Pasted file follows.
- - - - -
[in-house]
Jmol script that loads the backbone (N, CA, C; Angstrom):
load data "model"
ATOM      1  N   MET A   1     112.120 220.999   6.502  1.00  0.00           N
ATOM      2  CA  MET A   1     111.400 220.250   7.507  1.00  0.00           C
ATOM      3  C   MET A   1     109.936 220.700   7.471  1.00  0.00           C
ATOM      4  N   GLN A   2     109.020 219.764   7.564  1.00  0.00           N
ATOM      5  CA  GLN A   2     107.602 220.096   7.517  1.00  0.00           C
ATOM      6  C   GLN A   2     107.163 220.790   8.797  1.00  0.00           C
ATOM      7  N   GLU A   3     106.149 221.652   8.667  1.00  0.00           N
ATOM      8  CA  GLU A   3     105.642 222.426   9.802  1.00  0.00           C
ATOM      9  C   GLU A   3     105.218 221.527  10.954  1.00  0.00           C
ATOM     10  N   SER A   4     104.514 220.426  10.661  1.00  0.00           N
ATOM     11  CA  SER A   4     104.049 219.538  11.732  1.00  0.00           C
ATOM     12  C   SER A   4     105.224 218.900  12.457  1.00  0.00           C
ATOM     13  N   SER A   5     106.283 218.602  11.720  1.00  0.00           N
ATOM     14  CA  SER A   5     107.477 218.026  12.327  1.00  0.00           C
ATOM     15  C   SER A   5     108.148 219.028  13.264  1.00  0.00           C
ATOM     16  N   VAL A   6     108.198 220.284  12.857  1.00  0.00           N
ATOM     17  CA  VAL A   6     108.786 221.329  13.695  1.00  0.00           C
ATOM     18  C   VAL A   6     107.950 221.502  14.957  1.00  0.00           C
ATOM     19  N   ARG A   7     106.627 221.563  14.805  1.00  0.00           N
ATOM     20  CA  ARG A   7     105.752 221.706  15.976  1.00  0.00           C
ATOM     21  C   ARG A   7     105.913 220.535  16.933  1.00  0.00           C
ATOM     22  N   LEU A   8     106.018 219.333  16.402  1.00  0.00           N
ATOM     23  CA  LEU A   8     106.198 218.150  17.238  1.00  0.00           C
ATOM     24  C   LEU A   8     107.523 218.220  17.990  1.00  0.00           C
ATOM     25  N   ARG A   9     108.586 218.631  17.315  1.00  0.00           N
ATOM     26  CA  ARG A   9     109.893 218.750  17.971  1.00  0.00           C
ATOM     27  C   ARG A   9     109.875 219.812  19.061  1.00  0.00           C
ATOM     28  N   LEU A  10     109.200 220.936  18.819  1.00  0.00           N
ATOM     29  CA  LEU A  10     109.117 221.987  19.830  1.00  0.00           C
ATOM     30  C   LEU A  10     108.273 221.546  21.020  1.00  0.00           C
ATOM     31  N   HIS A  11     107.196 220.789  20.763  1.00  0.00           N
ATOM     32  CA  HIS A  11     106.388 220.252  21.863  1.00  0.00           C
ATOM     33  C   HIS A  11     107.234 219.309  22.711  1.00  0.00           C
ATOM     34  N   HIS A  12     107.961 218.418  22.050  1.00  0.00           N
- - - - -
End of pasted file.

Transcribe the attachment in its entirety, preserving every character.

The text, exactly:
[in-house]
Jmol script that loads the backbone (N, CA, C; Angstrom):
load data "model"
ATOM      1  N   MET A   1     112.120 220.999   6.502  1.00  0.00           N
ATOM      2  CA  MET A   1     111.400 220.250   7.507  1.00  0.00           C
ATOM      3  C   MET A   1     109.936 220.700   7.471  1.00  0.00           C
ATOM      4  N   GLN A   2     109.020 219.764   7.564  1.00  0.00           N
ATOM      5  CA  GLN A   2     107.602 220.096   7.517  1.00  0.00           C
ATOM      6  C   GLN A   2     107.163 220.790   8.797  1.00  0.00           C
ATOM      7  N   GLU A   3     106.149 221.652   8.667  1.00  0.00           N
ATOM      8  CA  GLU A   3     105.642 222.426   9.802  1.00  0.00           C
ATOM      9  C   GLU A   3     105.218 221.527  10.954  1.00  0.00           C
ATOM     10  N   SER A   4     104.514 220.426  10.661  1.00  0.00           N
ATOM     11  CA  SER A   4     104.049 219.538  11.732  1.00  0.00           C
ATOM     12  C   SER A   4     105.224 218.900  12.457  1.00  0.00           C
ATOM     13  N   SER A   5     106.283 218.602  11.720  1.00  0.00           N
ATOM     14  CA  SER A   5     107.477 218.026  12.327  1.00  0.00           C
ATOM     15  C   SER A   5     108.148 219.028  13.264  1.00  0.00           C
ATOM     16  N   VAL A   6     108.198 220.284  12.857  1.00  0.00           N
ATOM     17  CA  VAL A   6     108.786 221.329  13.695  1.00  0.00           C
ATOM     18  C   VAL A   6     107.950 221.502  14.957  1.00  0.00           C
ATOM     19  N   ARG A   7     106.627 221.563  14.805  1.00  0.00           N
ATOM     20  CA  ARG A   7     105.752 221.706  15.976  1.00  0.00           C
ATOM     21  C   ARG A   7     105.913 220.535  16.933  1.00  0.00           C
ATOM     22  N   LEU A   8     106.018 219.333  16.402  1.00  0.00           N
ATOM     23  CA  LEU A   8     106.198 218.150  17.238  1.00  0.00           C
ATOM     24  C   LEU A   8     107.523 218.220  17.990  1.00  0.00           C
ATOM     25  N   ARG A   9     108.586 218.631  17.315  1.00  0.00           N
ATOM     26  CA  ARG A   9     109.893 218.750  17.971  1.00  0.00           C
ATOM     27  C   ARG A   9     109.875 219.812  19.061  1.00  0.00           C
ATOM     28  N   LEU A  10     109.200 220.936  18.819  1.00  0.00           N
ATOM     29  CA  LEU A  10     109.117 221.987  19.830  1.00  0.00           C
ATOM     30  C   LEU A  10     108.273 221.546  21.020  1.00  0.00           C
ATOM     31  N   HIS A  11     107.196 220.789  20.763  1.00  0.00           N
ATOM     32  CA  HIS A  11     106.388 220.252  21.863  1.00  0.00           C
ATOM     33  C   HIS A  11     107.234 219.309  22.711  1.00  0.00           C
ATOM     34  N   HIS A  12     107.961 218.418  22.050  1.00  0.00           N